Modeling good financial behavior is key, experts say. Modeling is important at any age; but teens, who are wired to notice inauthenticity, are bound to notice when parents don't live by the financial maxims they hand out. Teens may act like they have no interest in what parents are doing or saying, but Hunt pointed out that "kids don't have to respond to be listening."
The immediacy of college may also make teens more receptive to parental lessons about bank accounts, savings, budgets, and the like. It's one thing for a teen to try and absorb the pros and cons of different hypothetical checking accounts. It's quite another for them to sort out the offerings available in their future college town. Similarly, a teen who lands a summer job or works after school will be motivated to figure out what to do with the money and may find learning about investing more appealing.
Sorting out the best ways to pay for college is complicated even for financial whizzes, and it's a good idea, experts say, for parents and teens to work on the problem together. Some parents need or want their children to "get more invested in their education," as Ridout said, and pay some of the cost, while others want to minimize students' financial responsibility so they can focus on their academic work. Either way, teens need to understand how much a college education costs and the savings and hard work required to cover it.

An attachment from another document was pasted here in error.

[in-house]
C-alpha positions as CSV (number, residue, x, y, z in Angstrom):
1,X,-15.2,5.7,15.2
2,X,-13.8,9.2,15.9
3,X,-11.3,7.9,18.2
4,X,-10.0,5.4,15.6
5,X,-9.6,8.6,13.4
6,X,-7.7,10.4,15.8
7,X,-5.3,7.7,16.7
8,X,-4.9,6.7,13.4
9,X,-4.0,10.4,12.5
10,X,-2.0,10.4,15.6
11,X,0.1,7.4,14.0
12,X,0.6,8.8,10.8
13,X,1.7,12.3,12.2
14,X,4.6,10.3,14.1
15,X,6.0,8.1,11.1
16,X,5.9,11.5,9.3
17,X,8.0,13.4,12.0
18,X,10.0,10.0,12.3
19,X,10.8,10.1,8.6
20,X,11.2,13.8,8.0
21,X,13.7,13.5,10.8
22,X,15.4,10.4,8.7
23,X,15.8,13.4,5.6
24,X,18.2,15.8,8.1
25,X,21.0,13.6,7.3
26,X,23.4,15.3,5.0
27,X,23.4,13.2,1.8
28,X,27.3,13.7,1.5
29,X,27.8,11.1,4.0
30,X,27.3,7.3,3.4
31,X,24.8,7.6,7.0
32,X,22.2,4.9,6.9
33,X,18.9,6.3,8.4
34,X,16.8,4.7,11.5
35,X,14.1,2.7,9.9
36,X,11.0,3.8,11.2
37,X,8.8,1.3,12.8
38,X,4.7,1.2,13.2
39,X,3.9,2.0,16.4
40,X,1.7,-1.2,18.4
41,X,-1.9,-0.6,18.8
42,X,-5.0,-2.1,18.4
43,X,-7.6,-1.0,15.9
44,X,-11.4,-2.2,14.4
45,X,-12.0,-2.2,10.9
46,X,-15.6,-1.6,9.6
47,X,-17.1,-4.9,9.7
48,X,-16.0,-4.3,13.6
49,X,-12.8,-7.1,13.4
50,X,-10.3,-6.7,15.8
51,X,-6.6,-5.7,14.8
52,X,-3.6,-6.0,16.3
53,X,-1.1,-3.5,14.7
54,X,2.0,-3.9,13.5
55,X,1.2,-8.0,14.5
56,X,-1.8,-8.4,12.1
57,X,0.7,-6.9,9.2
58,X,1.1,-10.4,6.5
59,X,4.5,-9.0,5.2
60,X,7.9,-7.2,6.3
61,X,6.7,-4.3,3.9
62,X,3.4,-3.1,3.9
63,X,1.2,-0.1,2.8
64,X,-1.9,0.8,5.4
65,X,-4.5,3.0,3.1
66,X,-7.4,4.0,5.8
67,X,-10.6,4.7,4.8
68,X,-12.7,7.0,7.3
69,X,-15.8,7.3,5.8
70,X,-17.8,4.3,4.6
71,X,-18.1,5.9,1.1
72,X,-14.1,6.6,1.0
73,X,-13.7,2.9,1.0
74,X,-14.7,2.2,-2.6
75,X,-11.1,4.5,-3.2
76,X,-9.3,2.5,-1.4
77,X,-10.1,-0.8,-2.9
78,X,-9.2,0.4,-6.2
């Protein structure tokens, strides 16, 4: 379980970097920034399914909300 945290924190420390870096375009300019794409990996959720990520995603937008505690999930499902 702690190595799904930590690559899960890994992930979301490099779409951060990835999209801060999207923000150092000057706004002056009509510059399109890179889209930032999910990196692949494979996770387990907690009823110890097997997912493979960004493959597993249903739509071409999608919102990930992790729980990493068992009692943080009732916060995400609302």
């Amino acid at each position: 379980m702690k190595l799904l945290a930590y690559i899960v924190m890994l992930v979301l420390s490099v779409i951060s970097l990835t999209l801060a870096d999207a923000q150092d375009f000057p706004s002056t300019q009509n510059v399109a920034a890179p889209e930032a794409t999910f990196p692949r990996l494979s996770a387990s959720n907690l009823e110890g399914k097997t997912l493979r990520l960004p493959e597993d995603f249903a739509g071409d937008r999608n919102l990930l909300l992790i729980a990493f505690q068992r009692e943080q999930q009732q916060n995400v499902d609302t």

A variety of online resources exist to help parents teach their children about money. In addition to the lessons from the President's Advisory Council, Consumer Action publishes suggestions via the "Teens and Money" section of its website. Northwestern Mutual has two websites with financial education material for kids and teens, themint.org and themintgrad.org. And the Consumer Financial Protection Bureau offers advice on contending with the cost of college.
Some experts argue that between the high cost of college and the constant social and advertising pressure to spend, financial literacy has never been more important, even for young children. "The decisions aren't always easy," said the Council for Economic Education's Caltabiano. "But if you have the tools to weigh the costs and the benefits, you have a better chance of making the decisions that are right for you."